Two years ago, I stood outside John’s Grill at the Election Day Lunch and heard Alex Clemens read off the early exit-poll results, which showed Hillary Clinton heading for the White House.
Today, the mood was a lot more cautious. “We can only hope,” is what I kept hearing.
CNN and MSNBC are both reporting that exit polls show very low ratings for Trump and his key issues – immigration, trade, and the tax laws. A clear majority say that the country is going in the wrong direction.
But with so many House districts so carefully gerrymandered, it’s going to be close.
In San Francisco, by all accounts, we are looking at high-turnout, perhaps record high-turnout for a mid-term election. Reporter Joe Eskenazi of Mission Local texts that that 113,000 vote-by-mail ballots have already been received (in June, that number was 74,000); this afternoon and evening, the Department of Elections at City Hall was packed with voters.
At my polling place in Bernal Heights, turnout was strong all day, with a huge rush early in the morning.
We may not see presidential-election level turnout, but it will be very high for a mid-term – although the results of the congressional election in San Francisco is a done deal. Nancy Pelosi will be re-elected, and if the Democrats retake the house, she will again become speaker.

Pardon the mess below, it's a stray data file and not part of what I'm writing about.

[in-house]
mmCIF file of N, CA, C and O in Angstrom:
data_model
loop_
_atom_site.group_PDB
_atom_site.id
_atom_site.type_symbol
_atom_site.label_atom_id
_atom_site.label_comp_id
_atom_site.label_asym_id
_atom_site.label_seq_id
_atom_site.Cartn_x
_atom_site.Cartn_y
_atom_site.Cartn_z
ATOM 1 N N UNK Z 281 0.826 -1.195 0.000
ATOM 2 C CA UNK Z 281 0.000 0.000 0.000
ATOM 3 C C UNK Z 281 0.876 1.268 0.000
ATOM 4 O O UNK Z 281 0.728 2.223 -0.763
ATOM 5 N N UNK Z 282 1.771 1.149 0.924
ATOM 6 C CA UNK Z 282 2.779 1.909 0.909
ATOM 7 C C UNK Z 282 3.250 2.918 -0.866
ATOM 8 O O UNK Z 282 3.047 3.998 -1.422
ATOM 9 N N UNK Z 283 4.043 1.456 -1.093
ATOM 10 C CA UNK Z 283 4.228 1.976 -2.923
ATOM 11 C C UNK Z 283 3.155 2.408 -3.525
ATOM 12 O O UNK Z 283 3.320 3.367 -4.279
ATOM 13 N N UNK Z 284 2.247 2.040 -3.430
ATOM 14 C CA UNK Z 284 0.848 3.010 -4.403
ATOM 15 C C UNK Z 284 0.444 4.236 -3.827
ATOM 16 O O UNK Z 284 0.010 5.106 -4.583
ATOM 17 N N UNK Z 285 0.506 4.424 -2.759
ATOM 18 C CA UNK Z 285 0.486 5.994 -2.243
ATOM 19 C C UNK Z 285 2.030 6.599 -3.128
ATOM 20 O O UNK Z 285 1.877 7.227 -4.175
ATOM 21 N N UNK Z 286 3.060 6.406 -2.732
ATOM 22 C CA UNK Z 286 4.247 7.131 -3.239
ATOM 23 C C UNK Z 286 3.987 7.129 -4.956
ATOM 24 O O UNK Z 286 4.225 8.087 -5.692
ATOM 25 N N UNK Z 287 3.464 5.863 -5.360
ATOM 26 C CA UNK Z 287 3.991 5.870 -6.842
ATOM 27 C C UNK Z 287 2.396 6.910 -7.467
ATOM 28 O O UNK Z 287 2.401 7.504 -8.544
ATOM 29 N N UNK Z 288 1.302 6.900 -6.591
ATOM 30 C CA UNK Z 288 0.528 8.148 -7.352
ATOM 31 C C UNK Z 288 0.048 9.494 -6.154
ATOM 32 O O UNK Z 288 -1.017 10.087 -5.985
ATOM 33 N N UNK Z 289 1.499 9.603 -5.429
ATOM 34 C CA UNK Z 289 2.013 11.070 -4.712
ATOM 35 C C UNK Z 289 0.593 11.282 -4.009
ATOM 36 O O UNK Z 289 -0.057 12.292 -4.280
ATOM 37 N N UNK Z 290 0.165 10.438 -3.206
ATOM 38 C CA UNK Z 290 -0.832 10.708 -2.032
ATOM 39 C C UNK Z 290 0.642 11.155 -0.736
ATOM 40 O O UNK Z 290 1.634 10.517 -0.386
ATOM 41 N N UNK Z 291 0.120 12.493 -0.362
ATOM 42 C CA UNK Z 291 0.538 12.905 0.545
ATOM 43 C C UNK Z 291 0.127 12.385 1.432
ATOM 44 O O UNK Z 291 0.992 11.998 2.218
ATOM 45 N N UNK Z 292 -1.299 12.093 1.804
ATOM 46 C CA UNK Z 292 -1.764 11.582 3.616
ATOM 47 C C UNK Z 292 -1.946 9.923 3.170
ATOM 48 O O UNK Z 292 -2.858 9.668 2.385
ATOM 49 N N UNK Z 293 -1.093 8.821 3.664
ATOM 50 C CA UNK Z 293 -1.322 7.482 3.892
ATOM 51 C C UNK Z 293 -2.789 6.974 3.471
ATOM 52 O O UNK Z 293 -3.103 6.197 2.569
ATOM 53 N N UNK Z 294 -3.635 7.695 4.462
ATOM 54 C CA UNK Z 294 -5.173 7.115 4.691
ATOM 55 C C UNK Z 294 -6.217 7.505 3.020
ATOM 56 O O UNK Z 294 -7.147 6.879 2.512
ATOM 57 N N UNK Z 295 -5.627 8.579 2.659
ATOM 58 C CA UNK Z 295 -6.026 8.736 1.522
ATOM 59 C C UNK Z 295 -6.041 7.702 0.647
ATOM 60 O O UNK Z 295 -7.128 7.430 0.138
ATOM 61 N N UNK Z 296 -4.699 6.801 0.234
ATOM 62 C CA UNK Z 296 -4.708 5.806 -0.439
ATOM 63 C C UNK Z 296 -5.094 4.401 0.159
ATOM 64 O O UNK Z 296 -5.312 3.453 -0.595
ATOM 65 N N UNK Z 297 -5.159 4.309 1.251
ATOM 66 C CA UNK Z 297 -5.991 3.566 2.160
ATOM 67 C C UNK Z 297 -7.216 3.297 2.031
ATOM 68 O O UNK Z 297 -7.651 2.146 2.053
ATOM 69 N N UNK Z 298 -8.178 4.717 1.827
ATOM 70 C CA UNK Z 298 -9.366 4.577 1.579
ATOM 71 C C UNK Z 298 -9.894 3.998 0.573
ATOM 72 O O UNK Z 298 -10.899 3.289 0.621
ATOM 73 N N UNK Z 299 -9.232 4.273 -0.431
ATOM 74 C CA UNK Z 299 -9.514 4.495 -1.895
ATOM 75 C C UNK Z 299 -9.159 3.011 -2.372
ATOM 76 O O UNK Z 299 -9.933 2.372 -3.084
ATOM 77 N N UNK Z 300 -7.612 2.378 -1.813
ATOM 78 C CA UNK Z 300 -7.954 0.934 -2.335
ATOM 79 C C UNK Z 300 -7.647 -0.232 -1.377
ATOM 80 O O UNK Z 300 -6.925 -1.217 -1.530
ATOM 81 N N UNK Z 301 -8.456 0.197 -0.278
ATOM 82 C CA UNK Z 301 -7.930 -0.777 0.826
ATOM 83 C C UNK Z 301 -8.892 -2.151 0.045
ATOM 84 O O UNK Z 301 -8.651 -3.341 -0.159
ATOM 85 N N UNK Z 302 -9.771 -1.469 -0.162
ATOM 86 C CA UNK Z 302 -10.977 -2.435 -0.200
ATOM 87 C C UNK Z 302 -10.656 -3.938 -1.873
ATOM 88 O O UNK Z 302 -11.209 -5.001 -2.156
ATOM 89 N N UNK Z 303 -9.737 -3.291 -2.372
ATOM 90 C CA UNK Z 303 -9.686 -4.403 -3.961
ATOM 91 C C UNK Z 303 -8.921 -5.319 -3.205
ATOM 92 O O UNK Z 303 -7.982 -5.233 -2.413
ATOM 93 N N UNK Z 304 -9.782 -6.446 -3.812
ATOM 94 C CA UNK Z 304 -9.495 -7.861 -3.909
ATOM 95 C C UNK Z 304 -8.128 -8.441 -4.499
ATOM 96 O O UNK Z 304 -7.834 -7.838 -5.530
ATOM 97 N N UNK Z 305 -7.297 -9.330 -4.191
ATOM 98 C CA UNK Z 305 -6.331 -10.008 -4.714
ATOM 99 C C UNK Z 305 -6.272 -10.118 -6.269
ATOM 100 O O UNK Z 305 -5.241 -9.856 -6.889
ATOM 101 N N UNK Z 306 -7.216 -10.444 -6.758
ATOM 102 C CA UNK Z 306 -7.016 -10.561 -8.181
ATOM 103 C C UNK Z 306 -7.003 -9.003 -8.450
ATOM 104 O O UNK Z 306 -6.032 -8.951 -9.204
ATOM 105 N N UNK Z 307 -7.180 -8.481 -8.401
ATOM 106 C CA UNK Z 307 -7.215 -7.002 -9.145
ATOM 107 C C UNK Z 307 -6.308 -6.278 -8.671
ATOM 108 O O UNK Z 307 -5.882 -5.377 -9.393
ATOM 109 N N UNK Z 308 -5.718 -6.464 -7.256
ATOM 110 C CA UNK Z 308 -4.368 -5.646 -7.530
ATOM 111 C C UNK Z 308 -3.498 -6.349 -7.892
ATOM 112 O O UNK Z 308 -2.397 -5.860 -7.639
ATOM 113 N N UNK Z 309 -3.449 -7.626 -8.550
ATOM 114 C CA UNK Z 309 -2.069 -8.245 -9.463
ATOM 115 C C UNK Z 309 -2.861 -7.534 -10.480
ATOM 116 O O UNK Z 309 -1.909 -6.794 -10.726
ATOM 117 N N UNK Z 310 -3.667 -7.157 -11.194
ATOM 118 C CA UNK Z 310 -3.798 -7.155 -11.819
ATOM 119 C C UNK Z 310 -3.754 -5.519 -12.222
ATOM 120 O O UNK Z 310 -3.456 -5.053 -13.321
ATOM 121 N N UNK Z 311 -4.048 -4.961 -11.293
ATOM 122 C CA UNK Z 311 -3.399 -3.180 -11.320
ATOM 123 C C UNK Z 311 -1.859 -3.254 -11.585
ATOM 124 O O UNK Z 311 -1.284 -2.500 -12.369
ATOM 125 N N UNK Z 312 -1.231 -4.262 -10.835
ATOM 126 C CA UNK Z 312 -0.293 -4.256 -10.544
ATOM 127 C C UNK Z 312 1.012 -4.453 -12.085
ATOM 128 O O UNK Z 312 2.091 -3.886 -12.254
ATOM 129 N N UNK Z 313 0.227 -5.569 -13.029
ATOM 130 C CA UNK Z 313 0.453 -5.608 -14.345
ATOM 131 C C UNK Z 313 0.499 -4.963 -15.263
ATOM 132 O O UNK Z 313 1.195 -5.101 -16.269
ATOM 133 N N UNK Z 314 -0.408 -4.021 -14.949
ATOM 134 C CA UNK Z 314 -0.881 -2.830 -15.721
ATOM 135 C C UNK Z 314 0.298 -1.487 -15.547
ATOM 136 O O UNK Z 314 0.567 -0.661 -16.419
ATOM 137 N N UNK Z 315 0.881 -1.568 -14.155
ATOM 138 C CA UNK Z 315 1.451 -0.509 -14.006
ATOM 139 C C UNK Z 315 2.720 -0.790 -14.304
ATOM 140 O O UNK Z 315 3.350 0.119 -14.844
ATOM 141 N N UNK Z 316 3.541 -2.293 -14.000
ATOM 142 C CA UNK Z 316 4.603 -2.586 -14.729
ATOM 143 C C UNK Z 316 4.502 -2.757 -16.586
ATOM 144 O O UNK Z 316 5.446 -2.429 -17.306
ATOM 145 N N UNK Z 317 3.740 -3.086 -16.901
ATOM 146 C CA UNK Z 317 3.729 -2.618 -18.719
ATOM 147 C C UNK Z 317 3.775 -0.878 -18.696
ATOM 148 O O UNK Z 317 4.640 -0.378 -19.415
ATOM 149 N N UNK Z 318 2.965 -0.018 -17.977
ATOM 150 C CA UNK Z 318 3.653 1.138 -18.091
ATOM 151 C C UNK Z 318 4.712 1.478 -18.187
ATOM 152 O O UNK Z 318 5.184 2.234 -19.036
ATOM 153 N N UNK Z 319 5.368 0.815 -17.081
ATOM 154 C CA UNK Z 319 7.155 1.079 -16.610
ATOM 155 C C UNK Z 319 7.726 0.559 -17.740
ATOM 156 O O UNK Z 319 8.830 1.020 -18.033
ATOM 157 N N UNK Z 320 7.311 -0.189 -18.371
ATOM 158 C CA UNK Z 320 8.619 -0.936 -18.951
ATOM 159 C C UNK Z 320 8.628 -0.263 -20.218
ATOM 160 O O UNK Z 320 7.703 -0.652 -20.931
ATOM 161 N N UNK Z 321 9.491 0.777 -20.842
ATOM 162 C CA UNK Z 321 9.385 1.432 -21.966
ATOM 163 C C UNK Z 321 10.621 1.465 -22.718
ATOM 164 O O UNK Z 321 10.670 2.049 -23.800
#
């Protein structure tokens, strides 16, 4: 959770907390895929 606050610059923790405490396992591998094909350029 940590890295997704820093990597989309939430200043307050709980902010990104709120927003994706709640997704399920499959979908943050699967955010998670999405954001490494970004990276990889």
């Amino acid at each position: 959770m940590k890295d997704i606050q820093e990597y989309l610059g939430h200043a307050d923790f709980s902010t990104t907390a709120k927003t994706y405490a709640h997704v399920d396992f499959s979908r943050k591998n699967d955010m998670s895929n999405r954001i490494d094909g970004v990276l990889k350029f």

There are highly contested, big-money races in four of the supervisor districts, where control of the board (and the future of Mayor London Breed’s agenda) is at stake. Every campaign is investing in a field operation, working hard to get people to the polls.
The Yes on C campaign has a massive field operation that will bring voters to the polls; in fact, Yes on C may help progressives in district races by getting their voters engaged.
High turnout is typically good for progressives. But the massive, record, unheard of spending by Big Tech and Real Estate in Districts 4 and 6 puts that all up in the air.
If Matt Haney wins in 6, and Gordon Mar wins in 4, it will give the progressives a solid majority on the board – and will raise questions about whether millions of dollars of independent-expenditure attacks ads were effective at the district level. If Sonja Trauss or Christine Johnson winds in 6, and Jessica Ho wins in 4, Mayor Breed will have a board that will back her on most of what she wants to do (and the results will suggest that even with district elections, where retail politics has traditionally been more important than unlimited cash, big money can shift the outcome).
We will be posting local results as soon as we get them. The first numbers should be posted at sfelections.org around 8:45pm; those will be the vote-by-mail ballot that arrived before Election Day. In the past, these have been more conservative votes, but more and more people are voting VBM.
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